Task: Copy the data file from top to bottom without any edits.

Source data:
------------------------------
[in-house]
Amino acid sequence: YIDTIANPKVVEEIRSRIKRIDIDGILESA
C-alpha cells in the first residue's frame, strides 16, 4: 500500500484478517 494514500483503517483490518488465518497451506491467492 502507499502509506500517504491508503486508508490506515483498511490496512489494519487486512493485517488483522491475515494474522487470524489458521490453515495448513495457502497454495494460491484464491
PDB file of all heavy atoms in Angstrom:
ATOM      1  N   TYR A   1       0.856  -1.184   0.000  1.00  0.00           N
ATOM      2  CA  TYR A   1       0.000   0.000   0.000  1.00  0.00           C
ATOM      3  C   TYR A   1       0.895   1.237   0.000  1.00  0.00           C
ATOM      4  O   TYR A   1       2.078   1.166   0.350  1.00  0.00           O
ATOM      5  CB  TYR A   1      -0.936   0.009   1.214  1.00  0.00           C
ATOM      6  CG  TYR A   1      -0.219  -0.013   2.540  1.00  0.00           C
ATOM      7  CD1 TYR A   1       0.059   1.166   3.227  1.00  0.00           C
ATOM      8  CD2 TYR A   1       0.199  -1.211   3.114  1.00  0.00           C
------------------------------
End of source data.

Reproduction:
[in-house]
Amino acid sequence: YIDTIANPKVVEEIRSRIKRIDIDGILESA
C-alpha cells in the first residue's frame, strides 16, 4: 500500500484478517 494514500483503517483490518488465518497451506491467492 502507499502509506500517504491508503486508508490506515483498511490496512489494519487486512493485517488483522491475515494474522487470524489458521490453515495448513495457502497454495494460491484464491
PDB file of all heavy atoms in Angstrom:
ATOM      1  N   TYR A   1       0.856  -1.184   0.000  1.00  0.00           N
ATOM      2  CA  TYR A   1       0.000   0.000   0.000  1.00  0.00           C
ATOM      3  C   TYR A   1       0.895   1.237   0.000  1.00  0.00           C
ATOM      4  O   TYR A   1       2.078   1.166   0.350  1.00  0.00           O
ATOM      5  CB  TYR A   1      -0.936   0.009   1.214  1.00  0.00           C
ATOM      6  CG  TYR A   1      -0.219  -0.013   2.540  1.00  0.00           C
ATOM      7  CD1 TYR A   1       0.059   1.166   3.227  1.00  0.00           C
ATOM      8  CD2 TYR A   1       0.199  -1.211   3.114  1.00  0.00           C